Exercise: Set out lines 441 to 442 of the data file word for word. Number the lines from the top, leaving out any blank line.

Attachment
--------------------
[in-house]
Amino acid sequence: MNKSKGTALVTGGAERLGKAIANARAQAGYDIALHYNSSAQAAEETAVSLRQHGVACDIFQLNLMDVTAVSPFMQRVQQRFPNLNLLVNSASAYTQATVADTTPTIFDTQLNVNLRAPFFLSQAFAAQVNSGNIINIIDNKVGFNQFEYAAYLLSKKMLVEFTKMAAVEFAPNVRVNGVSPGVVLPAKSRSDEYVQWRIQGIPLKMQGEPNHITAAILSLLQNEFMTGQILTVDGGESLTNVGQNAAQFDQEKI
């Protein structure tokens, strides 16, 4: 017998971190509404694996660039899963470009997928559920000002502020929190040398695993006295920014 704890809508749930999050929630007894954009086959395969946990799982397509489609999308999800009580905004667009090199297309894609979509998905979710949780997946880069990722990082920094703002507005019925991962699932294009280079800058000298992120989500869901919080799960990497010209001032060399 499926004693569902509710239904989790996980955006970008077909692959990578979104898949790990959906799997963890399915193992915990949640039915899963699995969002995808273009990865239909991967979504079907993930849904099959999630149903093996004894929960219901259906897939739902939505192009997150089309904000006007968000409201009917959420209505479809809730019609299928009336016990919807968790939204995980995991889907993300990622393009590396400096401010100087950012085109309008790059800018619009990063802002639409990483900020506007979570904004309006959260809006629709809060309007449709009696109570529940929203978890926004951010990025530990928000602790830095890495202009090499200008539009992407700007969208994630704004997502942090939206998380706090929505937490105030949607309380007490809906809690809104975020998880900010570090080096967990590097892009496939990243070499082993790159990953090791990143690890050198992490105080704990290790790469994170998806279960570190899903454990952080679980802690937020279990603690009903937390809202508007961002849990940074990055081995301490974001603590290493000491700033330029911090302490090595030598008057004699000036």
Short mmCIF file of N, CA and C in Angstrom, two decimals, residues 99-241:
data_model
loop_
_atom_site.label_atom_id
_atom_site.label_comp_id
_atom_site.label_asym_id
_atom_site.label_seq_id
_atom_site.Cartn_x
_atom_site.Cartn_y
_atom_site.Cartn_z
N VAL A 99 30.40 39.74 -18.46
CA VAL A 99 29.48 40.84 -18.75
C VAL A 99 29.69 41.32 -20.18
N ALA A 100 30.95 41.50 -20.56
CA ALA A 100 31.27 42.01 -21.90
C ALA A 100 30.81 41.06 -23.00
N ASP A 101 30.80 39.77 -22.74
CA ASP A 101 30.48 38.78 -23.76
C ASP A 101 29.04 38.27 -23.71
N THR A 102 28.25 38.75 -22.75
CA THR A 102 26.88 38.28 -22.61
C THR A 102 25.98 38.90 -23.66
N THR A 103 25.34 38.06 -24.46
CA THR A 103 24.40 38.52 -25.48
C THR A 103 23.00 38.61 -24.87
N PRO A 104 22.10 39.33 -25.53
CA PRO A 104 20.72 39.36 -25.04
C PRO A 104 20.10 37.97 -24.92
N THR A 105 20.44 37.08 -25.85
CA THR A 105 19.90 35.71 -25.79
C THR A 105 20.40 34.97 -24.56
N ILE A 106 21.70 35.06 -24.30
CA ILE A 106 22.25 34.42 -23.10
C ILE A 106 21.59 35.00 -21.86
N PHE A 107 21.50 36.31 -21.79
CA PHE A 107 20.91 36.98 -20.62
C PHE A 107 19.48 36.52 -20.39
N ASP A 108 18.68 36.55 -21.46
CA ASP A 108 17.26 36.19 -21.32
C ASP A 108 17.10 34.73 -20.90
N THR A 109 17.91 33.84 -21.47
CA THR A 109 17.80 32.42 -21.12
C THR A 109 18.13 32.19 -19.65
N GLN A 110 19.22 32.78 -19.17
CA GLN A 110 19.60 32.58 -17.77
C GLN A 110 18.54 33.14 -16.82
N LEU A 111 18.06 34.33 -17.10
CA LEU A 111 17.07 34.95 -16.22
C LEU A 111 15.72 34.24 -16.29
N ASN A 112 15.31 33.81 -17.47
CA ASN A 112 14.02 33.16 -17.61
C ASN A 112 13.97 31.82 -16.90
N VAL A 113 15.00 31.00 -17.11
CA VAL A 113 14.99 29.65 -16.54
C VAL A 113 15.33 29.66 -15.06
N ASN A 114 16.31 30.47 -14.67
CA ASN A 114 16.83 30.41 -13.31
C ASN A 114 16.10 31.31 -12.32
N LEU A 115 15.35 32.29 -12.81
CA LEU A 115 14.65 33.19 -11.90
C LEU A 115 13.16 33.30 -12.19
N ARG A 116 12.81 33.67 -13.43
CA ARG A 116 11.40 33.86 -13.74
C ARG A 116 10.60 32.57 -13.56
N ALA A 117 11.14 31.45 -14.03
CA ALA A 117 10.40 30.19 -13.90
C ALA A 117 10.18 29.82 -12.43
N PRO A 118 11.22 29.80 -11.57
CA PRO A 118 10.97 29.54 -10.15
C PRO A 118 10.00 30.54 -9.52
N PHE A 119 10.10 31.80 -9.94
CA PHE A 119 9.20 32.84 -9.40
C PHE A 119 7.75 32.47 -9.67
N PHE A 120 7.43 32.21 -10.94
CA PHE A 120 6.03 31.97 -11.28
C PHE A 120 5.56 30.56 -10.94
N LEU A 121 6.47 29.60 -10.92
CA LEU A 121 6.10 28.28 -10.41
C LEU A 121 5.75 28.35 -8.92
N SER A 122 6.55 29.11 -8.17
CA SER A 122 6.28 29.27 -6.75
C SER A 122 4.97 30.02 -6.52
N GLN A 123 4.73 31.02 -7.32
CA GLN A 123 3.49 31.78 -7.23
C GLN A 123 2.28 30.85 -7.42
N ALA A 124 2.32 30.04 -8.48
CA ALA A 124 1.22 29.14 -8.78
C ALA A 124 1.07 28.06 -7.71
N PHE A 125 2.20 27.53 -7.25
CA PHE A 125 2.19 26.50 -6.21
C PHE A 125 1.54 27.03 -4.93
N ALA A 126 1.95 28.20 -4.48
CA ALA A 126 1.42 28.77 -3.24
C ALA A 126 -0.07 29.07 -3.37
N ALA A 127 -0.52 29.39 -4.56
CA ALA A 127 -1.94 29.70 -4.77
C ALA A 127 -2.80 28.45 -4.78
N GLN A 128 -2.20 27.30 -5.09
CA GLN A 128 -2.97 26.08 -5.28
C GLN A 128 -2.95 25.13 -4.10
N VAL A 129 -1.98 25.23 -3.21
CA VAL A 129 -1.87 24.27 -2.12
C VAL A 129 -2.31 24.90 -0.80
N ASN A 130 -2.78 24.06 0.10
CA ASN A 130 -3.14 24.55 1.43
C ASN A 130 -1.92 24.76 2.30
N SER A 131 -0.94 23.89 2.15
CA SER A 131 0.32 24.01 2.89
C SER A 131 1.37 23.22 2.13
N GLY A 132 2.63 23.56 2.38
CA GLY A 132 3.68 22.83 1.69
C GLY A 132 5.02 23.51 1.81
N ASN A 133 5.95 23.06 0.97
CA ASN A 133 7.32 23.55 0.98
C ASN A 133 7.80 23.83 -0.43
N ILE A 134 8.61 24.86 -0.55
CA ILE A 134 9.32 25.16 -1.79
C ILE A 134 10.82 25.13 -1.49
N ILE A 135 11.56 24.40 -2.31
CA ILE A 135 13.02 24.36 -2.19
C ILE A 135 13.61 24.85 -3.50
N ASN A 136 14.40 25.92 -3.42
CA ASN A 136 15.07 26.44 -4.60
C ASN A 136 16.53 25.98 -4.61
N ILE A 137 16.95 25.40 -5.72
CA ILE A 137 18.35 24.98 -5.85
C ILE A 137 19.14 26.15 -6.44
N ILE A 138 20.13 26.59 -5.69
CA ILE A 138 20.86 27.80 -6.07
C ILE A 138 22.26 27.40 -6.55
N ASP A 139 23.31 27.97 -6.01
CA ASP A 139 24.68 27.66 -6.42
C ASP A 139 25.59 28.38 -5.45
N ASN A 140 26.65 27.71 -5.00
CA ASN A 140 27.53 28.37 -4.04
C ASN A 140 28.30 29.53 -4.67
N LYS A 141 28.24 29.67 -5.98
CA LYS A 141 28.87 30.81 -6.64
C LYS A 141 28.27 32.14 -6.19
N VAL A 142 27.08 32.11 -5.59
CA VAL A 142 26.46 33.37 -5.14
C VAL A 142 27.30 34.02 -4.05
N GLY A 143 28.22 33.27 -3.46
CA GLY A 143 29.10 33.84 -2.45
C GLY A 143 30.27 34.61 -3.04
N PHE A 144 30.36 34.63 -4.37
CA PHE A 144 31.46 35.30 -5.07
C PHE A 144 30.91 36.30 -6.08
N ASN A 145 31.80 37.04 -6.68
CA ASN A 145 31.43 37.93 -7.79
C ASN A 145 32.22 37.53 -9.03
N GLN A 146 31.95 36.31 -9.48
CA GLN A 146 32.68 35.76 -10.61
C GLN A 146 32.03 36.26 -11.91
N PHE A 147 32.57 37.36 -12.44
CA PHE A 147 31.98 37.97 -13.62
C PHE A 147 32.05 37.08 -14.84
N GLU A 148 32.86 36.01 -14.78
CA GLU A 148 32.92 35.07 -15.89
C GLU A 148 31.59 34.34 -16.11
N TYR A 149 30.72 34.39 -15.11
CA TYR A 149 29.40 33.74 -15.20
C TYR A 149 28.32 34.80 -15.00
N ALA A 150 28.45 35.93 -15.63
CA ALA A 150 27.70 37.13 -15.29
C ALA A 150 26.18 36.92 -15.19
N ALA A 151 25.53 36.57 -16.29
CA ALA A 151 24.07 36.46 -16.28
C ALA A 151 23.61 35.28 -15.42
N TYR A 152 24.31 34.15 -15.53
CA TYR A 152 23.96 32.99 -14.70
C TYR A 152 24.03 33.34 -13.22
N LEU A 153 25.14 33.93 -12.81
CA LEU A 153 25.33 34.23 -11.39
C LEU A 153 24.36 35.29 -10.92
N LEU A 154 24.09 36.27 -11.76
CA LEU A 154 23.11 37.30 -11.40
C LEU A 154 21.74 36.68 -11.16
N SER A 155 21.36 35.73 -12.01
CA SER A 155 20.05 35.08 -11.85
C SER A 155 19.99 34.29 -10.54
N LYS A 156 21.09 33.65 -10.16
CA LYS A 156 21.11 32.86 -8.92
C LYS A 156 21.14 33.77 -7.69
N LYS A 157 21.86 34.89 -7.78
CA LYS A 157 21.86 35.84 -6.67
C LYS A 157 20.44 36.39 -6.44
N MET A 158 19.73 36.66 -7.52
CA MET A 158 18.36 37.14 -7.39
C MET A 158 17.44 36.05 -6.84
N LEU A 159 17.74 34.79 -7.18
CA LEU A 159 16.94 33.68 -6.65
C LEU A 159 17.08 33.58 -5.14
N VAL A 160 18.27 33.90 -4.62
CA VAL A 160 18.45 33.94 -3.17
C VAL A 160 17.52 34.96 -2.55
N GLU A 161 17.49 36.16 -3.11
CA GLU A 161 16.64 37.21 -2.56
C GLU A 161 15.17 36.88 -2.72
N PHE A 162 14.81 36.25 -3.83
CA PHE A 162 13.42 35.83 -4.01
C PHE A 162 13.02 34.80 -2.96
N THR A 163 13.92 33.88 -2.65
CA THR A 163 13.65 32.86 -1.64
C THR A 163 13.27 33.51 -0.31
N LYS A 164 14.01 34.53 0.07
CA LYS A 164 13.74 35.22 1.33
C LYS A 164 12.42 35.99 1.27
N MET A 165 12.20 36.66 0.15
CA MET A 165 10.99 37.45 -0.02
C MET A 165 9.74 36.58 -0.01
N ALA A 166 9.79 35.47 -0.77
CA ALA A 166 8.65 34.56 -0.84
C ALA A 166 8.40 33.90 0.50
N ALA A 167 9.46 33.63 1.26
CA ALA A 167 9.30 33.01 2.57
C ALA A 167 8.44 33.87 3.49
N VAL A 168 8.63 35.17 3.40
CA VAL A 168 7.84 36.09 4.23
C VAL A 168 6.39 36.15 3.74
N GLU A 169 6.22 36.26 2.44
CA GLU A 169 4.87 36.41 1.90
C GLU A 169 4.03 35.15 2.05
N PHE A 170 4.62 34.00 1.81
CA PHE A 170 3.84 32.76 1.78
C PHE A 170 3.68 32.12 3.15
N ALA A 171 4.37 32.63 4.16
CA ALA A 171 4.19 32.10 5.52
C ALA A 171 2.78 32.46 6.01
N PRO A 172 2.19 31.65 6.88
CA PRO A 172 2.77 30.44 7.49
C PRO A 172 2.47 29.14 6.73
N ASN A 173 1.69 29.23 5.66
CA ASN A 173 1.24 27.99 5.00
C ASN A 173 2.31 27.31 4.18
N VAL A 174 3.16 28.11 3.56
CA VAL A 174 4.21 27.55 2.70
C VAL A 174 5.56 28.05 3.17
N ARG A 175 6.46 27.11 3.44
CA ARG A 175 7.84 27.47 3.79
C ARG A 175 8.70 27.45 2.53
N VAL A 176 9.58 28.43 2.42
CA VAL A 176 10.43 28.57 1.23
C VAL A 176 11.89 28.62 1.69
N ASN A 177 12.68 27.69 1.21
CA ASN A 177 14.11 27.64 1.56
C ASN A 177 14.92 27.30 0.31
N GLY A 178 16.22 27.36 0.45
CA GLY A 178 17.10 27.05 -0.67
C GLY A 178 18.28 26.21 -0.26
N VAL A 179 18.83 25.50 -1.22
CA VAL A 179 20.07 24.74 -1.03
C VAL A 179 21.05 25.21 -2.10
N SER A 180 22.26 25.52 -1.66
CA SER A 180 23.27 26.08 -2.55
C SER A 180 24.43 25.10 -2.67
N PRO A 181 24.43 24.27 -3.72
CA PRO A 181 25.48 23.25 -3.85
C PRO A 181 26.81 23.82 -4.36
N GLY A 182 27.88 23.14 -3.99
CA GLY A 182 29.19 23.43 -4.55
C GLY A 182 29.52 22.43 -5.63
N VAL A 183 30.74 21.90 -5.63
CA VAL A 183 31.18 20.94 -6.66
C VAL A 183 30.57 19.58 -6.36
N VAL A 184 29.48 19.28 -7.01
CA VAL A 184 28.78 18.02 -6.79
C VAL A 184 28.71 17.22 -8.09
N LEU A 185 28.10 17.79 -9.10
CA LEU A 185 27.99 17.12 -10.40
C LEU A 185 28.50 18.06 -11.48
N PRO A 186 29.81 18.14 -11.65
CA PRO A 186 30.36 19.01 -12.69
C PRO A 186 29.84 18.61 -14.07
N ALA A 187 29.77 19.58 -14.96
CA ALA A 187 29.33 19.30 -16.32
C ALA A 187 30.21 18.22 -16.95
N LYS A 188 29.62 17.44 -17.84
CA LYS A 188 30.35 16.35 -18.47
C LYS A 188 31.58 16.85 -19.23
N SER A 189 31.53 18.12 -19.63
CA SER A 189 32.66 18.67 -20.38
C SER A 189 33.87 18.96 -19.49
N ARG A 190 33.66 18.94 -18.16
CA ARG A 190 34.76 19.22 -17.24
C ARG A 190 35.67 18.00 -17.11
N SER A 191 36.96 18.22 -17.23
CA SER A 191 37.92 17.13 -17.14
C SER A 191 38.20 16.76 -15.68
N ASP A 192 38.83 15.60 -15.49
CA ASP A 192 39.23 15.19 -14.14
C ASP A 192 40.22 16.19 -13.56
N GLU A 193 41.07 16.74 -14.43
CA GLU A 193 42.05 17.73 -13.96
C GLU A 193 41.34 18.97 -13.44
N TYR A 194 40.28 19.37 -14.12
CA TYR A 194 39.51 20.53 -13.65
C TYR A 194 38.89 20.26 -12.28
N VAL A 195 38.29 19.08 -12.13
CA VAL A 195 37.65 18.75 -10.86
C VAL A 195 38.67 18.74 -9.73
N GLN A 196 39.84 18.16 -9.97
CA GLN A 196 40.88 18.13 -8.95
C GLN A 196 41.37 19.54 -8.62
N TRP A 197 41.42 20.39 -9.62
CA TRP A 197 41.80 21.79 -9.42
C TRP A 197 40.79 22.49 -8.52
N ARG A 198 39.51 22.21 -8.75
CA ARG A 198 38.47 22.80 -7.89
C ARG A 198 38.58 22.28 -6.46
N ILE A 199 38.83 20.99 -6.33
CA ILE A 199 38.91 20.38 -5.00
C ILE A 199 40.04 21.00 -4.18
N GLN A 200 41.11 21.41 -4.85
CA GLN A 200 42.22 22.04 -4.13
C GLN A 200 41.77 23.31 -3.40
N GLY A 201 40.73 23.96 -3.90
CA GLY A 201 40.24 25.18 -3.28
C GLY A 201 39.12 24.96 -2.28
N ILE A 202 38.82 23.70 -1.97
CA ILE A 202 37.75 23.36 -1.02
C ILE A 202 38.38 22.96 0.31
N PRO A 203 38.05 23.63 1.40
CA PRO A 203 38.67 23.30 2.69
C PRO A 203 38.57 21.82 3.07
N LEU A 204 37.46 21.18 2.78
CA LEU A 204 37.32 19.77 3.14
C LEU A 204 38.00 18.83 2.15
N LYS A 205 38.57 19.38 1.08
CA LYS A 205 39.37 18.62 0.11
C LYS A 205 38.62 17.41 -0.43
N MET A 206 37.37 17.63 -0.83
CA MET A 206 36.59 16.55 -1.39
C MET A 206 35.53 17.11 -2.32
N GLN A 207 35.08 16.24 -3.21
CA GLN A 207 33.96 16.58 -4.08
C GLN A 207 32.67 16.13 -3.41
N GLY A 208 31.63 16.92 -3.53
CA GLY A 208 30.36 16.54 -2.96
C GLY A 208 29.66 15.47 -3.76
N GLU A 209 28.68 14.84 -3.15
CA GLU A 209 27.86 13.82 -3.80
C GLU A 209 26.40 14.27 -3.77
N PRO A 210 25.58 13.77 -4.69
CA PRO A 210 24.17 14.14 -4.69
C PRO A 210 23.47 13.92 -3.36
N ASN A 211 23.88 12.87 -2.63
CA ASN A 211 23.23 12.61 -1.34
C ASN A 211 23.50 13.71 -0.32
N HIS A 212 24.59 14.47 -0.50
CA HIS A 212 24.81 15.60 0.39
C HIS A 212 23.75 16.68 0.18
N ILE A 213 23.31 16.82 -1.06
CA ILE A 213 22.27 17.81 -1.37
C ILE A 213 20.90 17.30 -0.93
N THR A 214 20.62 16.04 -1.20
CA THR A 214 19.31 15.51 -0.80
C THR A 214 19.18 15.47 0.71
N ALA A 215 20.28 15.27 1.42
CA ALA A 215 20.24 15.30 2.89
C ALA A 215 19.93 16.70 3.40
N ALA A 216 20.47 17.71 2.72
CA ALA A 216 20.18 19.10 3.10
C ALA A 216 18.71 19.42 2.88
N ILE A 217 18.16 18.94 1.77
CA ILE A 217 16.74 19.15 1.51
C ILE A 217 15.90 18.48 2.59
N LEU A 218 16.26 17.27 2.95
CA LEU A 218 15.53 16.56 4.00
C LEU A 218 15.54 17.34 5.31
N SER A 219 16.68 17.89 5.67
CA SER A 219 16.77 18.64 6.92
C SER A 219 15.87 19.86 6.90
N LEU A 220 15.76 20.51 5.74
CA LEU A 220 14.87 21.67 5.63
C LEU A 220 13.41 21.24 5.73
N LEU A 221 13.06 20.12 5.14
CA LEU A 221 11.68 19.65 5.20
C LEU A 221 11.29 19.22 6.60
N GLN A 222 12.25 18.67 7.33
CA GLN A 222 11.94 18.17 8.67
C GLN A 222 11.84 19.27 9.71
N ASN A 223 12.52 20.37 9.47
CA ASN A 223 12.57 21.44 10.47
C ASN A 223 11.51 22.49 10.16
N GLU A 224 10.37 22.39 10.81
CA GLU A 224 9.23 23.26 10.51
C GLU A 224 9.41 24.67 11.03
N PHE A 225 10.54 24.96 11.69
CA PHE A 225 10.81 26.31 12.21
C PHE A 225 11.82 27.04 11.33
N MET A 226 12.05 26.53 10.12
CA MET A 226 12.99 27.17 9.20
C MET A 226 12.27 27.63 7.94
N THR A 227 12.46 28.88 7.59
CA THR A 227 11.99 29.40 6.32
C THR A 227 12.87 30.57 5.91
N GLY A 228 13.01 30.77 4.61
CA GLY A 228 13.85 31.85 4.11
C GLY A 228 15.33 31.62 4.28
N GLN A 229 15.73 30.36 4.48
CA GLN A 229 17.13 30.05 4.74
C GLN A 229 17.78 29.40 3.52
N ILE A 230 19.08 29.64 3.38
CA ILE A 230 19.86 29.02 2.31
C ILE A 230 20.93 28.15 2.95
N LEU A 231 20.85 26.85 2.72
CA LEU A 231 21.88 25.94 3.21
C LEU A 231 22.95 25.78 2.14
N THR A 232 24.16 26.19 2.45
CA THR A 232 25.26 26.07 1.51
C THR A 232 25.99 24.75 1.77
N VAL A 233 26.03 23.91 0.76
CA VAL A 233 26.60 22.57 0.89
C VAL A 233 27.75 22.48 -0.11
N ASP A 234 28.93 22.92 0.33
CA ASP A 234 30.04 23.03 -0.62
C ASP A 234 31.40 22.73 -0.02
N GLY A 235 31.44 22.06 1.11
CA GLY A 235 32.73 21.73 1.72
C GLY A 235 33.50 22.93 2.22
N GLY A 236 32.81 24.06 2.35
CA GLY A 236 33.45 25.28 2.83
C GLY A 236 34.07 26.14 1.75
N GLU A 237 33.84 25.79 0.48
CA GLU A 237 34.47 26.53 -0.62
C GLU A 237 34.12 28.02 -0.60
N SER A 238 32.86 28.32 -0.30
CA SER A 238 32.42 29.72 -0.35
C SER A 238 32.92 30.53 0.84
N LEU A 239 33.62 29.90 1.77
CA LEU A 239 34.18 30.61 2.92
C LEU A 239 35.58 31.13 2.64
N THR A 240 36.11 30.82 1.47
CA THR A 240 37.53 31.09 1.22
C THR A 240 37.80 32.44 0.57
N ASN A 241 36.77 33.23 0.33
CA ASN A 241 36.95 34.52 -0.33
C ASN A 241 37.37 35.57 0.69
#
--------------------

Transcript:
CA ASN A 241 36.95 34.52 -0.33
C ASN A 241 37.37 35.57 0.69